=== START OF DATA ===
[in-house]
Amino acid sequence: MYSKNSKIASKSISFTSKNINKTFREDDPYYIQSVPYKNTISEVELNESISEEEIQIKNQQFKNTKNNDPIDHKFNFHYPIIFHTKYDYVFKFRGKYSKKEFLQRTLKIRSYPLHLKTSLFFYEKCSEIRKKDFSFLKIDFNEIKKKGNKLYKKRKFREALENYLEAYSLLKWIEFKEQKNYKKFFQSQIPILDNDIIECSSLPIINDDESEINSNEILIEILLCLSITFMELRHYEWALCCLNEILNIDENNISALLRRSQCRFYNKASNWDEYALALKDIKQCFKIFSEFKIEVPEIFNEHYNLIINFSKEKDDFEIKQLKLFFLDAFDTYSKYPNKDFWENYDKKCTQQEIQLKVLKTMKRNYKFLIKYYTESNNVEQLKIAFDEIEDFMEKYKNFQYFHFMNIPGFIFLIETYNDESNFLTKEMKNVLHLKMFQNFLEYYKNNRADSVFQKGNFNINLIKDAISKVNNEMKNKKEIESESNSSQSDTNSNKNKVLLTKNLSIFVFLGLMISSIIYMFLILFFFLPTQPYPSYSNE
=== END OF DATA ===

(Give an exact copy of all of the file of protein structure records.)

[in-house]
Amino acid sequence: MYSKNSKIASKSISFTSKNINKTFREDDPYYIQSVPYKNTISEVELNESISEEEIQIKNQQFKNTKNNDPIDHKFNFHYPIIFHTKYDYVFKFRGKYSKKEFLQRTLKIRSYPLHLKTSLFFYEKCSEIRKKDFSFLKIDFNEIKKKGNKLYKKRKFREALENYLEAYSLLKWIEFKEQKNYKKFFQSQIPILDNDIIECSSLPIINDDESEINSNEILIEILLCLSITFMELRHYEWALCCLNEILNIDENNISALLRRSQCRFYNKASNWDEYALALKDIKQCFKIFSEFKIEVPEIFNEHYNLIINFSKEKDDFEIKQLKLFFLDAFDTYSKYPNKDFWENYDKKCTQQEIQLKVLKTMKRNYKFLIKYYTESNNVEQLKIAFDEIEDFMEKYKNFQYFHFMNIPGFIFLIETYNDESNFLTKEMKNVLHLKMFQNFLEYYKNNRADSVFQKGNFNINLIKDAISKVNNEMKNKKEIESESNSSQSDTNSNKNKVLLTKNLSIFVFLGLMISSIIYMFLILFFFLPTQPYPSYSNE